Use this URL to cite or link to this record in EThOS: https://ethos.bl.uk/OrderDetails.do?uin=uk.bl.ethos.337440
Title: Bond graph modelling of physical systems
Author: Smith, Lorcan Stuart Peter Stillwell
Awarding Body: University of Glasgow
Current Institution: University of Glasgow
Date of Award: 1993
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Abstract:
This thesis describes new methods for creating and analysing bond graph models of continuous physical systems. The concept of a core model representation is central to this research, since it is shown that the need to generate and maintain a range of models discourages the widespread use of modelling. Mathematical models appropriate to specific applications are not, in general, sufficiently comprehensive to be used as the core model representation, whereas all the models of interest for analysis and simulation may be derived from a bond graph model. Hierarchical model representations are shown to be an aid to reducing complexity, and thus the bond graph methodologies, which are developed, fully support hierarchical models. A new bond graph algorithm for identifying and solving algebraic loops is described, and extended to provide a steady-state model of the system. The new algorithm is shown to systematically create a differential algebraic equation (DAE) model of the system. Bond graph causality is shown to be a powerful analytical concept, but classical causal propagation algorithms have limitations which are discussed. These limitations are overcome by a novel computable causality approach, and its bicausal bond graph representation. The computable causality algorithm is used for resolving algebraic loops, and handling of modulations. The new concepts of unilateral bonds and bicausal bond graphs generalise the classical causality notation to permit physically unrealisable (but computationally useful) bond graph causalities. The computable causality algorithm provides a systematic method for deriving generalised state equation (or DAE) mathematical models from bicausal bond graphs. Practical applications of the new bond graph techniques are demonstrated through the analysis of four real physical systems as case studies. The implementation and operation of a DOS-based tool which uses bond graphs as the core model representation is described.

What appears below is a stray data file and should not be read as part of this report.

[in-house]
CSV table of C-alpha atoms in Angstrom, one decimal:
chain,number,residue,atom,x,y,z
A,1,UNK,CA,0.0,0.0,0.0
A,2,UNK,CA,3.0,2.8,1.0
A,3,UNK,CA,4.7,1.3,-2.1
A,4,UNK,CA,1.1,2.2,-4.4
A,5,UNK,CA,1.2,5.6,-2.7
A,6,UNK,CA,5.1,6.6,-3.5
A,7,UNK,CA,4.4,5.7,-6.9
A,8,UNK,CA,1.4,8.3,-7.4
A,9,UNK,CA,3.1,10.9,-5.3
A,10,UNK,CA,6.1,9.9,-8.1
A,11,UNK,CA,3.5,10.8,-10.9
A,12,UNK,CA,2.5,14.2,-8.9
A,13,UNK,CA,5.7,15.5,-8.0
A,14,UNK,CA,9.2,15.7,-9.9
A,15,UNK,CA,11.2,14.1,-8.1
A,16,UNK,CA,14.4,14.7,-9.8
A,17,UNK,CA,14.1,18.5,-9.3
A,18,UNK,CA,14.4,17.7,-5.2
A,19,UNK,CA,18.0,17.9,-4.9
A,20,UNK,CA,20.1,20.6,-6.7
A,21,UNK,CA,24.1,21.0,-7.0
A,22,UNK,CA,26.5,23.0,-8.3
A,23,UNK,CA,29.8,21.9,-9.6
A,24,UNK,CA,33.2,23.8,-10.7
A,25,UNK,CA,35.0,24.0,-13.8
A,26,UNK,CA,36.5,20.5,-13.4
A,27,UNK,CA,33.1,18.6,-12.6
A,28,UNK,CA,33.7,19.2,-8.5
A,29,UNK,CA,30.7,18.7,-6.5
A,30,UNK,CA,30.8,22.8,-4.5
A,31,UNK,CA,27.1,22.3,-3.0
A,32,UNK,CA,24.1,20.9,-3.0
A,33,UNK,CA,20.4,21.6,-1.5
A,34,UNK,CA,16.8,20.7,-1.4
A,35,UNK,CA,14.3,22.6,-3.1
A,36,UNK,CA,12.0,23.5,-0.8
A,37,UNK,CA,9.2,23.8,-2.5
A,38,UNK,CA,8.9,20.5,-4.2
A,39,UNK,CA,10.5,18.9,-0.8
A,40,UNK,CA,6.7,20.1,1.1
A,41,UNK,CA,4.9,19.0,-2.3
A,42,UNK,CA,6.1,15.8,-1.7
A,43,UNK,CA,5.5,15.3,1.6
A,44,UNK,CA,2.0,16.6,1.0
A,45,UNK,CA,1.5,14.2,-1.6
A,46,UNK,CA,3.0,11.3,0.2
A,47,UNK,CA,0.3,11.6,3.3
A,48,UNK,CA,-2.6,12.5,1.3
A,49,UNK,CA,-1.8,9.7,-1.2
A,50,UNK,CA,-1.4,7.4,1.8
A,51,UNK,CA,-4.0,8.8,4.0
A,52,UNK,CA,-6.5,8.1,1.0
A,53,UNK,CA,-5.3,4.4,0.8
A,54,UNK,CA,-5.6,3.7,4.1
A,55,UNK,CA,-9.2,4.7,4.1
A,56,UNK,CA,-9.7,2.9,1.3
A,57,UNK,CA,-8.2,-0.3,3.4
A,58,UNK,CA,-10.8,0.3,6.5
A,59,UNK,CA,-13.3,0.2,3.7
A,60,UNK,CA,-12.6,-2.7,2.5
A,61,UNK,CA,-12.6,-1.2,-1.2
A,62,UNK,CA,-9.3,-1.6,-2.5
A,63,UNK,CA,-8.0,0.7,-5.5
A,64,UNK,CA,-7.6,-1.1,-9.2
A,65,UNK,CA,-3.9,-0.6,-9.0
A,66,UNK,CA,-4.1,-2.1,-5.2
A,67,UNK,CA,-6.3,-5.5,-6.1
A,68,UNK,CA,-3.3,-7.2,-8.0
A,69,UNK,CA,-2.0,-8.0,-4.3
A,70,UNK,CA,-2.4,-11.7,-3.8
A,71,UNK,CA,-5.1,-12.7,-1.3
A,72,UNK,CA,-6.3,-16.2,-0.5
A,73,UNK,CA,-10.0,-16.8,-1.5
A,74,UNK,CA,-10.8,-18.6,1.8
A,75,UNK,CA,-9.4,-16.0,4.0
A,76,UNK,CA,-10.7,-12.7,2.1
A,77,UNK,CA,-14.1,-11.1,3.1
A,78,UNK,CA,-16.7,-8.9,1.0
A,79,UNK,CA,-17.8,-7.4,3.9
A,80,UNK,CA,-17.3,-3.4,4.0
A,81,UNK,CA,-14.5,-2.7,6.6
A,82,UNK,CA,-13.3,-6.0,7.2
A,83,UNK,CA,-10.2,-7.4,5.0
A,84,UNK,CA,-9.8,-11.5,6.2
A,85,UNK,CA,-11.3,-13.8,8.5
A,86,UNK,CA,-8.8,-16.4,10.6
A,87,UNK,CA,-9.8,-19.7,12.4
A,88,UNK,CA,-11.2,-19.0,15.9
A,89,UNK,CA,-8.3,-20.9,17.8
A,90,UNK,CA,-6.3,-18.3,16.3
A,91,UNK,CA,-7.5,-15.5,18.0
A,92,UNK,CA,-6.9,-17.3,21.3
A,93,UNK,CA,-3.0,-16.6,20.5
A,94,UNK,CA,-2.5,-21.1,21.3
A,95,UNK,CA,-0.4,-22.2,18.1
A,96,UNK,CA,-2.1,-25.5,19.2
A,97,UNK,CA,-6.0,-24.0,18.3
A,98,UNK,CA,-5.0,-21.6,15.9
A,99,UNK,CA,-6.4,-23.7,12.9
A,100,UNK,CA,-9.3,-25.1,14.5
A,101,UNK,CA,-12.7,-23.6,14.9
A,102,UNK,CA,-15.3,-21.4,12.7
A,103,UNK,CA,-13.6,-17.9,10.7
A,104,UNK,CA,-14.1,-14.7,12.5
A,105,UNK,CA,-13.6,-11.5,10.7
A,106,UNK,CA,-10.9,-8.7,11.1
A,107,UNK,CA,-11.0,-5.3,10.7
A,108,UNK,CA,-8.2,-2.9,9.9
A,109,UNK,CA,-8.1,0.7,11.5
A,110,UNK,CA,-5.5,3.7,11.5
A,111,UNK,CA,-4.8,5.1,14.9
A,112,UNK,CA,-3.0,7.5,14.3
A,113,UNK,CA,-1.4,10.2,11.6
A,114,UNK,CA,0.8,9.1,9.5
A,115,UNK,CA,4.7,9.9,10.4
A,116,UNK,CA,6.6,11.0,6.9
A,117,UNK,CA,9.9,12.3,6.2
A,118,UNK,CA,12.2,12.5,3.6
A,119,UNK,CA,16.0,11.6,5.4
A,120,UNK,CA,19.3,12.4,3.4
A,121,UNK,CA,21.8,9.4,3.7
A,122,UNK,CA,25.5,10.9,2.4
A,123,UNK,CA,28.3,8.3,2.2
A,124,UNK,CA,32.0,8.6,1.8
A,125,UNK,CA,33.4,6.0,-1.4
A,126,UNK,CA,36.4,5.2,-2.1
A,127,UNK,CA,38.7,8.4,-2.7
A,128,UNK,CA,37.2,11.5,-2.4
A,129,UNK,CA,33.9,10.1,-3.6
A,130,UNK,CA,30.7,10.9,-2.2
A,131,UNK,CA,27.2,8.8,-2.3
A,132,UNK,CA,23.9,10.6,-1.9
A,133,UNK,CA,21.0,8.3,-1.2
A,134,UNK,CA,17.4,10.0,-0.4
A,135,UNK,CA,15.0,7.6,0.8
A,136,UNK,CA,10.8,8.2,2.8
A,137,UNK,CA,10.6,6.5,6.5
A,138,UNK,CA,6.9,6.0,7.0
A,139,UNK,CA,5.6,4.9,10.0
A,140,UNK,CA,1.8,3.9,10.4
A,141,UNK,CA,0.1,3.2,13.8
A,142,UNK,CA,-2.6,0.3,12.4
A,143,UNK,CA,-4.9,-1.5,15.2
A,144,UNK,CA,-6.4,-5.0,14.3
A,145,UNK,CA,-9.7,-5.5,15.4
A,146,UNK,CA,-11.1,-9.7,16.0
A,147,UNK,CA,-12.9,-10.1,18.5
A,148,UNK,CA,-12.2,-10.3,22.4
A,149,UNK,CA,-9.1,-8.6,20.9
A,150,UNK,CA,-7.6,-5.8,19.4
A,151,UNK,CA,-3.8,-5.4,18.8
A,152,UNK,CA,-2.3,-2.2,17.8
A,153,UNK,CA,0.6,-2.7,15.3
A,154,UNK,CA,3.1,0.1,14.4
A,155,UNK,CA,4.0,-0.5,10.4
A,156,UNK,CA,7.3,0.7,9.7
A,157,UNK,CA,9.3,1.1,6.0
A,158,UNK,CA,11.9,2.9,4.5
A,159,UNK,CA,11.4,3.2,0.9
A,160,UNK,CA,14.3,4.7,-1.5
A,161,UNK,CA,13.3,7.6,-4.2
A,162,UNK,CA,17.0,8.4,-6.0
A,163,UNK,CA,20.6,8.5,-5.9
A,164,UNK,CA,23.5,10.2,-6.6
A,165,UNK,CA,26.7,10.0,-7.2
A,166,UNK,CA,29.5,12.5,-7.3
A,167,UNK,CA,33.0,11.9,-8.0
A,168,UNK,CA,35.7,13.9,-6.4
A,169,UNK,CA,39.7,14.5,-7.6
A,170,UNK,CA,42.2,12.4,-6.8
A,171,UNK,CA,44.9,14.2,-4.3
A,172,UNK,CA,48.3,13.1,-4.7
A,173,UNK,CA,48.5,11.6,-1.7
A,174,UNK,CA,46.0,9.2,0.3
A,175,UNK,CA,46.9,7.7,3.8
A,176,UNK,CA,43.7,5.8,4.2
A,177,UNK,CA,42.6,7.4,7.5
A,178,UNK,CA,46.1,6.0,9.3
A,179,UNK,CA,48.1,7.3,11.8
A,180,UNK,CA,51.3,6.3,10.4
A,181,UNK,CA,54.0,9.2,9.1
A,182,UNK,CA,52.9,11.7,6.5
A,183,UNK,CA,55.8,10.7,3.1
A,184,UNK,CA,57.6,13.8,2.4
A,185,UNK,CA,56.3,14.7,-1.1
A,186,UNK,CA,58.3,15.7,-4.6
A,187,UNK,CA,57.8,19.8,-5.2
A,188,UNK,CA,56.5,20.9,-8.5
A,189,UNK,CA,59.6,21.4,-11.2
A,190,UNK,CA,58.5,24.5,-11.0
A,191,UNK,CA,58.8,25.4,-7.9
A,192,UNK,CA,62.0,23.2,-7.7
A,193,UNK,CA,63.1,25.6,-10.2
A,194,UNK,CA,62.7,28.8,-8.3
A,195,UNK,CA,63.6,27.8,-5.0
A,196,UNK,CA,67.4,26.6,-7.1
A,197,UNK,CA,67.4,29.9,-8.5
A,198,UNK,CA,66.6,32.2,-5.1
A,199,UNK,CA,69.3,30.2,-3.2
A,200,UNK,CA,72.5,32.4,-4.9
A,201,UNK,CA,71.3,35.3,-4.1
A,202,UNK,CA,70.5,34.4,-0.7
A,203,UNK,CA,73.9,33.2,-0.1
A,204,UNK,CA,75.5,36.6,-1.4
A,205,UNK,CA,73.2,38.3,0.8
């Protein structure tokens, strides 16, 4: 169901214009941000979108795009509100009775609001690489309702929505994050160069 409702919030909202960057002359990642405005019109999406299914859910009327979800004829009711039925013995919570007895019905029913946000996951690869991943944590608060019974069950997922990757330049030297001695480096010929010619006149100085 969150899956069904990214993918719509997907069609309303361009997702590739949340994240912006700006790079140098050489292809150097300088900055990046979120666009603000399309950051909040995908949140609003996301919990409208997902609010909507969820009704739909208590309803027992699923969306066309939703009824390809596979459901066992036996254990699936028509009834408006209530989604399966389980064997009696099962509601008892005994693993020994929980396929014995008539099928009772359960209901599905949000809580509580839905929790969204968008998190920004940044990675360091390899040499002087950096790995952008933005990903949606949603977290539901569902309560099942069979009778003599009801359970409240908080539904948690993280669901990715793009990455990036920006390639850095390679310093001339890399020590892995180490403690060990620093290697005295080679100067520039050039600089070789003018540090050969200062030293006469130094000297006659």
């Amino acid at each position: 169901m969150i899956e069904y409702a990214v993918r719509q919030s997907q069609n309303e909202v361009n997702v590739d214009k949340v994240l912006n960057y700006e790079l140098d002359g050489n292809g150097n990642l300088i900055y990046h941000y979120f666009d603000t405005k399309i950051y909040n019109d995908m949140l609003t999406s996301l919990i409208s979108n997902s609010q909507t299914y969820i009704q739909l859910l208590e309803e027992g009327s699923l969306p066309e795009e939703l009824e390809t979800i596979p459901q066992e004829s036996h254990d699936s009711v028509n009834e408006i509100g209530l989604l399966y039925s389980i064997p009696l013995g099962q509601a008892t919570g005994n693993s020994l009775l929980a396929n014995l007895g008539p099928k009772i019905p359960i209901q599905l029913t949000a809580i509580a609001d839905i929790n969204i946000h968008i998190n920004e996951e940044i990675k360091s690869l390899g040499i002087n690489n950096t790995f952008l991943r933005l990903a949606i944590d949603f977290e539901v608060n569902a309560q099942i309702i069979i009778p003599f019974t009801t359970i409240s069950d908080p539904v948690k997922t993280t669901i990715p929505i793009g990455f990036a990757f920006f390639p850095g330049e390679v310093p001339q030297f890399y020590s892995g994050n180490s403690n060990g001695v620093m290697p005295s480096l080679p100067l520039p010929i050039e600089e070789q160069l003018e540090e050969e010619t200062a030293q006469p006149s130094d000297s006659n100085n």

Supervisor: Not available Sponsor: Not available
Qualification Name: Thesis (Ph.D.) Qualification Level: Doctoral
EThOS ID: uk.bl.ethos.337440  DOI: Not available
Keywords: Applied mathematics
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